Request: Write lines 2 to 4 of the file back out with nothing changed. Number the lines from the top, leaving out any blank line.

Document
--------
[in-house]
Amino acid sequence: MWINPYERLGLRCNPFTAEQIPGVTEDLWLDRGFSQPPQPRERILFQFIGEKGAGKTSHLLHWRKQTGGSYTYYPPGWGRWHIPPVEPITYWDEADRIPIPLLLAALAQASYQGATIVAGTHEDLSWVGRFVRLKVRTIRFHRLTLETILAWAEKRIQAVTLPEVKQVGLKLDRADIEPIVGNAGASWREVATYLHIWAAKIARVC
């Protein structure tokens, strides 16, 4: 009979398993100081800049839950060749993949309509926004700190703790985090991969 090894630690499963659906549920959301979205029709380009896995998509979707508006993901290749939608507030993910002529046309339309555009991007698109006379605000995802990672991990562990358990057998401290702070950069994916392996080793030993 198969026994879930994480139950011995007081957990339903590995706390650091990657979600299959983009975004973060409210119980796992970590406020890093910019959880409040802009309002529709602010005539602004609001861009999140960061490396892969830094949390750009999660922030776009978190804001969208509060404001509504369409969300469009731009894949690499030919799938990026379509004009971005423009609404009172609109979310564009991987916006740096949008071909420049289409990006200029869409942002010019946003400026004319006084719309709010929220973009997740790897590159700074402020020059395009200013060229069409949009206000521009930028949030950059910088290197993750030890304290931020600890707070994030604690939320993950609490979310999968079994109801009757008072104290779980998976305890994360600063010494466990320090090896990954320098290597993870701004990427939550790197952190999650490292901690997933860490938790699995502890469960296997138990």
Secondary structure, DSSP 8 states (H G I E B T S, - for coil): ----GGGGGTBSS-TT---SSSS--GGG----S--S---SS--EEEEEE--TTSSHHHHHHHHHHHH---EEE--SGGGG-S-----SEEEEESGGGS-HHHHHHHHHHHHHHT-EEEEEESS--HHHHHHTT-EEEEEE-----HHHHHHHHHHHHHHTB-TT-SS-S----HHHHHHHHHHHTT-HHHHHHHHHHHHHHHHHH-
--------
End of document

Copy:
Amino acid sequence: MWINPYERLGLRCNPFTAEQIPGVTEDLWLDRGFSQPPQPRERILFQFIGEKGAGKTSHLLHWRKQTGGSYTYYPPGWGRWHIPPVEPITYWDEADRIPIPLLLAALAQASYQGATIVAGTHEDLSWVGRFVRLKVRTIRFHRLTLETILAWAEKRIQAVTLPEVKQVGLKLDRADIEPIVGNAGASWREVATYLHIWAAKIARVC
């Protein structure tokens, strides 16, 4: 009979398993100081800049839950060749993949309509926004700190703790985090991969 090894630690499963659906549920959301979205029709380009896995998509979707508006993901290749939608507030993910002529046309339309555009991007698109006379605000995802990672991990562990358990057998401290702070950069994916392996080793030993 198969026994879930994480139950011995007081957990339903590995706390650091990657979600299959983009975004973060409210119980796992970590406020890093910019959880409040802009309002529709602010005539602004609001861009999140960061490396892969830094949390750009999660922030776009978190804001969208509060404001509504369409969300469009731009894949690499030919799938990026379509004009971005423009609404009172609109979310564009991987916006740096949008071909420049289409990006200029869409942002010019946003400026004319006084719309709010929220973009997740790897590159700074402020020059395009200013060229069409949009206000521009930028949030950059910088290197993750030890304290931020600890707070994030604690939320993950609490979310999968079994109801009757008072104290779980998976305890994360600063010494466990320090090896990954320098290597993870701004990427939550790197952190999650490292901690997933860490938790699995502890469960296997138990």
Secondary structure, DSSP 8 states (H G I E B T S, - for coil): ----GGGGGTBSS-TT---SSSS--GGG----S--S---SS--EEEEEE--TTSSHHHHHHHHHHHH---EEE--SGGGG-S-----SEEEEESGGGS-HHHHHHHHHHHHHHT-EEEEEESS--HHHHHHTT-EEEEEE-----HHHHHHHHHHHHHHTB-TT-SS-S----HHHHHHHHHHHTT-HHHHHHHHHHHHHHHHHH-